My Turn: Ethics law is plain: Bragdon is in the clear
I am writing in defense of state Sen. Peter Bragdon and about the recent ethics investigation that has commenced regarding him.
I know it may seem curious to readers to see this column coming from me, given that I was a vehement opponent of his, legislatively speaking, regarding the Local Government Center and its risk pools, as well as a vocal critic when he took the position of executive director while still holding the office of Senate president. But the fact of the matter is, Bragdon saw the errors of his ways very quickly and did the right thing, leaving the office of Senate president. Under any plain reading of New Hampshire ethics laws, he is now in the clear.
New Hampshire’s laws call for disclosure of any potential conflicts, and there is now no one in New Hampshire who does not know the position he holds at the LGC. Furthermore, not only is Bragdon no longer Senate president, but he does not at this time even chair a committee in the Senate. Any notion that the LGC has bought itself some sort of super-lobbyist influence at this point is no longer plausible, even if that was its original intent.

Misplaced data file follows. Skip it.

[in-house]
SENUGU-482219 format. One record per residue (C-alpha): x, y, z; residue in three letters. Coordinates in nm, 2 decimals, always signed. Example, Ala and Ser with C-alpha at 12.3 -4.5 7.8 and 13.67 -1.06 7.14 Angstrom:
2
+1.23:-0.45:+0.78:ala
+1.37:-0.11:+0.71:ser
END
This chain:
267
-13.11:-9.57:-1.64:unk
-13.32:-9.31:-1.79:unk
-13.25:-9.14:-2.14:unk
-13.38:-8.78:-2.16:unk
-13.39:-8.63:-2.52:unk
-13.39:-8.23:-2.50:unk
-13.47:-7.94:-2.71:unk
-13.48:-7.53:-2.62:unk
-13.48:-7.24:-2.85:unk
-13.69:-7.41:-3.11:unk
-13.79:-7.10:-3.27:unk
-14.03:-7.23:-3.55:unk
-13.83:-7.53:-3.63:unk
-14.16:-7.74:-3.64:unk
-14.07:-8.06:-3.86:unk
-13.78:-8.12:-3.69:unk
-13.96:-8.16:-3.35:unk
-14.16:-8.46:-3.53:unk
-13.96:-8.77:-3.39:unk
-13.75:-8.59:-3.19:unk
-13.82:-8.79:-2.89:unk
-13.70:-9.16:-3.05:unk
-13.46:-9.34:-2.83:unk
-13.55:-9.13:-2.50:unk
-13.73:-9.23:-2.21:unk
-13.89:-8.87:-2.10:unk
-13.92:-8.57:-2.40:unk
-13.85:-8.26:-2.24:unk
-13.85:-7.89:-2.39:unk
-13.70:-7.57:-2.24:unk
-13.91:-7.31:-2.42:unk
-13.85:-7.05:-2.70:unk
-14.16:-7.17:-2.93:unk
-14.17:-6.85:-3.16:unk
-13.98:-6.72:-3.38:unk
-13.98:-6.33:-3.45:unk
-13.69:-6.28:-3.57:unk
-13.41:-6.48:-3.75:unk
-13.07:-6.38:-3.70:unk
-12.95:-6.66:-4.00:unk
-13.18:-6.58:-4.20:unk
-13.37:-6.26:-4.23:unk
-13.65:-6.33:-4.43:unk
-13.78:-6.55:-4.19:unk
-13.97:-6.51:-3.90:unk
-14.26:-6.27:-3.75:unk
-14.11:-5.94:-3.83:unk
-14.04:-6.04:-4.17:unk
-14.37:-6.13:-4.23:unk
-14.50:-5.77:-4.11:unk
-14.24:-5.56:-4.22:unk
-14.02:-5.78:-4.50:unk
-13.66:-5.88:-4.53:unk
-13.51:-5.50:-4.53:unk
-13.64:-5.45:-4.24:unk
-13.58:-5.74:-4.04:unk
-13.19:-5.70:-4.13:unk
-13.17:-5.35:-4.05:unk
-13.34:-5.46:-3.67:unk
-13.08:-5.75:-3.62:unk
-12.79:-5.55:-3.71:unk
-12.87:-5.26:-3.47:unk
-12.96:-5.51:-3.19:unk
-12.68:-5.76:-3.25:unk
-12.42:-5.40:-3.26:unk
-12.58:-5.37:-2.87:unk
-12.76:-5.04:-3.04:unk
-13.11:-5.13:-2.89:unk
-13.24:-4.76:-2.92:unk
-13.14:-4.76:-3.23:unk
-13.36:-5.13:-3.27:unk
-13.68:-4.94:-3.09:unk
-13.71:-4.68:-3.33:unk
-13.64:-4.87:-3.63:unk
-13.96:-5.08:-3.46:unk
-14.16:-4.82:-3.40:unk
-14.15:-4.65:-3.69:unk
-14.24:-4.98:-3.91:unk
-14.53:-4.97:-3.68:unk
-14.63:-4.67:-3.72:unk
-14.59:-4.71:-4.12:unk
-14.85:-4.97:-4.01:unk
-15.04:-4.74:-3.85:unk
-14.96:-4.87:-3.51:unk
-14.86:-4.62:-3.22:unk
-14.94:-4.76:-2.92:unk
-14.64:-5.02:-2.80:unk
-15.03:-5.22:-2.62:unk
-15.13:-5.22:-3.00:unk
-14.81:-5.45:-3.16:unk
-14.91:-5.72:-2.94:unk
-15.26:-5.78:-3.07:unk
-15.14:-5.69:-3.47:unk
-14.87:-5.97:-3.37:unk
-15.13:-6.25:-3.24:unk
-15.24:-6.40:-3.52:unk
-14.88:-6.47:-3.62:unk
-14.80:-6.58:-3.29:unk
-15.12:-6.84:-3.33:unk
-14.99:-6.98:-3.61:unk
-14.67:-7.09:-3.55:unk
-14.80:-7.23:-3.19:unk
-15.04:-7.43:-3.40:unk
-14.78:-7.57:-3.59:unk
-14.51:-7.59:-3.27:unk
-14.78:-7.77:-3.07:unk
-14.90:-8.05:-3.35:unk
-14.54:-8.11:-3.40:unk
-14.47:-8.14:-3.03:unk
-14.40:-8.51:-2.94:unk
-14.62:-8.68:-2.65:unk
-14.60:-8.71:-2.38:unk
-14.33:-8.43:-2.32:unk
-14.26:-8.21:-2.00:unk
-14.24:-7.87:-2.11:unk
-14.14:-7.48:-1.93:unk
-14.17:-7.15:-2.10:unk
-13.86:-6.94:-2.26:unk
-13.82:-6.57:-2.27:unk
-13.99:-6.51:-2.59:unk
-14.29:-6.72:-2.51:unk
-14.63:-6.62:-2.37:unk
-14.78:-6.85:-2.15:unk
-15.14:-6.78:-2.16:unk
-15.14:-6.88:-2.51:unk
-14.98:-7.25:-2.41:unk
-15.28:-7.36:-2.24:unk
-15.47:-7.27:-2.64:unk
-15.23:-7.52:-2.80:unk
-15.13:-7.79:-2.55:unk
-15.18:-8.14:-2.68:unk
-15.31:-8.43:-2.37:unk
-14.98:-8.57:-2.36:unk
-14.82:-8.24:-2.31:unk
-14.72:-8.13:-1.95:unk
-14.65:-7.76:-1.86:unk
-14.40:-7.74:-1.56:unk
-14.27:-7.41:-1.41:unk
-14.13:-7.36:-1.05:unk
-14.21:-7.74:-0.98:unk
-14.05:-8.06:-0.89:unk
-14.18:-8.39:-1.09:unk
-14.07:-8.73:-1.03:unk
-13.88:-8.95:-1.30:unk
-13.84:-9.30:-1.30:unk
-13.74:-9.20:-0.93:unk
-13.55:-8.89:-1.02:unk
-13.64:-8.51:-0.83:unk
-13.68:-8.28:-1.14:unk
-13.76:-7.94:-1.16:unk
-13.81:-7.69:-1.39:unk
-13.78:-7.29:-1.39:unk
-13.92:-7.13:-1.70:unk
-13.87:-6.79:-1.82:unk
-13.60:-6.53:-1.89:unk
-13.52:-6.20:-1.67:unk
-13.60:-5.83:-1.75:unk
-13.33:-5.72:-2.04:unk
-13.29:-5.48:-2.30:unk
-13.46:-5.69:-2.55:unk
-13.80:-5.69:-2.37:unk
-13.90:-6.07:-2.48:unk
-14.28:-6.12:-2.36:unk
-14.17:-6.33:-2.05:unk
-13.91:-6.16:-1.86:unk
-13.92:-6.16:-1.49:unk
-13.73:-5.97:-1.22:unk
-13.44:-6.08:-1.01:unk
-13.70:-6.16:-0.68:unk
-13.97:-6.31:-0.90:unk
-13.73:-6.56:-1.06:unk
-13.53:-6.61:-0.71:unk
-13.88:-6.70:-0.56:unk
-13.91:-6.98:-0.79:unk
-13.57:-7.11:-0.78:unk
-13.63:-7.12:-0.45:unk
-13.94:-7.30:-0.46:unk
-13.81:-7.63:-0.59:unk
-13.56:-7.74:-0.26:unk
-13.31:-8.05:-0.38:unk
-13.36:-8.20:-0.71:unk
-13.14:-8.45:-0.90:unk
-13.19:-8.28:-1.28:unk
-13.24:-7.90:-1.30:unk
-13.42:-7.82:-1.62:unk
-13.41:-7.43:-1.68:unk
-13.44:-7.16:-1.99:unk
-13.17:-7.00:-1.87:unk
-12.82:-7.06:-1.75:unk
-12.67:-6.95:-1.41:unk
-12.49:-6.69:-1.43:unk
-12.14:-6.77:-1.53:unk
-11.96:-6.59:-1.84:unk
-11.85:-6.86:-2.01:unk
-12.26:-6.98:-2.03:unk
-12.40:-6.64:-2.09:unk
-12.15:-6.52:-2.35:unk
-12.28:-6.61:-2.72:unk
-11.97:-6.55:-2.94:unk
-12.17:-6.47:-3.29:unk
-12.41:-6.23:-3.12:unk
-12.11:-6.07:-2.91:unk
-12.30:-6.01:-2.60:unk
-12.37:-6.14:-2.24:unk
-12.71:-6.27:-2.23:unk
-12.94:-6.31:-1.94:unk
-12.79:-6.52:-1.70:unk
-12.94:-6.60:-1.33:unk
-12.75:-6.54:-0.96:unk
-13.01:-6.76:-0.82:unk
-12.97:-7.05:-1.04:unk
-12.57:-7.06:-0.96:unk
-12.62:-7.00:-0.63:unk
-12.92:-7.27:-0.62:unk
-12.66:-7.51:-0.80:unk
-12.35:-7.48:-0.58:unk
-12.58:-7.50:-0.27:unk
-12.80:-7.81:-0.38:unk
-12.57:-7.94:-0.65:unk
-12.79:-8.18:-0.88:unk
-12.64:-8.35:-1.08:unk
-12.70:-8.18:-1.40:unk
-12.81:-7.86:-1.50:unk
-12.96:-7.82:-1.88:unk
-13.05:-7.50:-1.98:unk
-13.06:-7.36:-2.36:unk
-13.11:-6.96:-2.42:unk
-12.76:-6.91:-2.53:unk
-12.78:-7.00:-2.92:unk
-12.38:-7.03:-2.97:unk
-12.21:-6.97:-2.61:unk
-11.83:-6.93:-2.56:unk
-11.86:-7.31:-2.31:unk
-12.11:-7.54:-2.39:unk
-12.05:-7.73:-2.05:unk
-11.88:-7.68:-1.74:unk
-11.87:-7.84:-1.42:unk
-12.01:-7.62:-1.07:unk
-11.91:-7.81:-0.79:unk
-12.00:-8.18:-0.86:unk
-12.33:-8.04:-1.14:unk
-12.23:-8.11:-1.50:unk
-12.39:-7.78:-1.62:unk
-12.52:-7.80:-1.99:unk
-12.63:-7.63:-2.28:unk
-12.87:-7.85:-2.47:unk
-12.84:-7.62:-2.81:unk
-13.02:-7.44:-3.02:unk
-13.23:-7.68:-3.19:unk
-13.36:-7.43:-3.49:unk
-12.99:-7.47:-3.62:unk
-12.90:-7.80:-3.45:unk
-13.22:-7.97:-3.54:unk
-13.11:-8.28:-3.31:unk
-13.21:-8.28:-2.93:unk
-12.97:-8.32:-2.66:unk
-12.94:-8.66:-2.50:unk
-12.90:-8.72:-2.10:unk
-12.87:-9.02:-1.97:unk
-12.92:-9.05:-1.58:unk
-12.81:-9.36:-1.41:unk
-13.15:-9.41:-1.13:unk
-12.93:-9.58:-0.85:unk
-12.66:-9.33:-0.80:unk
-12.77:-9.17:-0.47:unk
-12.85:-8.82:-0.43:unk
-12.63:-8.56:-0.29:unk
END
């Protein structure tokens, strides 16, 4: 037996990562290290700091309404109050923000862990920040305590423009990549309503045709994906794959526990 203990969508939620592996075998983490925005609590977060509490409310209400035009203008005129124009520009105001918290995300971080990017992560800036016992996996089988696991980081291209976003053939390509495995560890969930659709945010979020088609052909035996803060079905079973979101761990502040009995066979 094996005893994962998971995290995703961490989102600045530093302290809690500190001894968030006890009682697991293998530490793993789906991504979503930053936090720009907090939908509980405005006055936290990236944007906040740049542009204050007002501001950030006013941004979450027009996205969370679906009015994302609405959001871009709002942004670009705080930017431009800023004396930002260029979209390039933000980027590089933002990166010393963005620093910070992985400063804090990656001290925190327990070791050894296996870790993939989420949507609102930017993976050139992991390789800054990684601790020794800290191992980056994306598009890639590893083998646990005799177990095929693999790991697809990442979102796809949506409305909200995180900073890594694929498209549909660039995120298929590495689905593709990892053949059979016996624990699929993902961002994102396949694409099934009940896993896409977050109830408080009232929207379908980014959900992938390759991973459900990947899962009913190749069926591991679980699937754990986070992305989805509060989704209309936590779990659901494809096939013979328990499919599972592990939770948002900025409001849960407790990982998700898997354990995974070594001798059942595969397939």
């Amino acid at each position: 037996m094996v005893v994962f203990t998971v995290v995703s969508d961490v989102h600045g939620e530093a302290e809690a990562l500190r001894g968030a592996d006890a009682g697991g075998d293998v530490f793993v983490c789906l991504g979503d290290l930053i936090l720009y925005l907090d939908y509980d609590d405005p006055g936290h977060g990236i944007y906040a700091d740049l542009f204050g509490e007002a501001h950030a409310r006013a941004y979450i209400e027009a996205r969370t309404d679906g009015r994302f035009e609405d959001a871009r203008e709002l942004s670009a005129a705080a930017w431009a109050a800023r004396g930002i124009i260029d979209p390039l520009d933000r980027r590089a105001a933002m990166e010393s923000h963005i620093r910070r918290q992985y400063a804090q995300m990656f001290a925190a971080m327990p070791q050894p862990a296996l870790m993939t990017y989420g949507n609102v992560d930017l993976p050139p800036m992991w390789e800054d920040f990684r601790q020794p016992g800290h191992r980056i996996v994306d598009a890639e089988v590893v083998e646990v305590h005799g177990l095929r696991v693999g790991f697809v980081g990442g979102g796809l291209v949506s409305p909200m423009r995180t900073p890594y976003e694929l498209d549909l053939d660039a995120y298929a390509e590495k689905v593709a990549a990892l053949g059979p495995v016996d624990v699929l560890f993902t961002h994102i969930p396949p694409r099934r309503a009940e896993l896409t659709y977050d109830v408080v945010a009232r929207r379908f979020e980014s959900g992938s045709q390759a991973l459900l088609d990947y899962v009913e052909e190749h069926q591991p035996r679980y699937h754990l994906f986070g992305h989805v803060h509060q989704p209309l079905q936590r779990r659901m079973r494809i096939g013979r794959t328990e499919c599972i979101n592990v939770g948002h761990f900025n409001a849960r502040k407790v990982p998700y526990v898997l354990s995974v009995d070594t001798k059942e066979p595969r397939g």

Bragdon’s initial misstep in handling the LGC hiring should not diminish his body of legislative work. His history shows he is honest, tireless and, most notably, something that is in very short supply up in Concord: humble. When I served with him last term, the people of New Hampshire benefited from constant 80-plus hour work weeks from him as Senate president. He read every word of every bill, and it showed. All for $125 per year.
Like all legislators, Bragdon has a right to outside employment, and now everything is out in the open as it should have been from the beginning. A bad PR week where there was no legislative activity does not constitute an ethics violation.
(Raymond White of Bedford is a former Republican state senator.)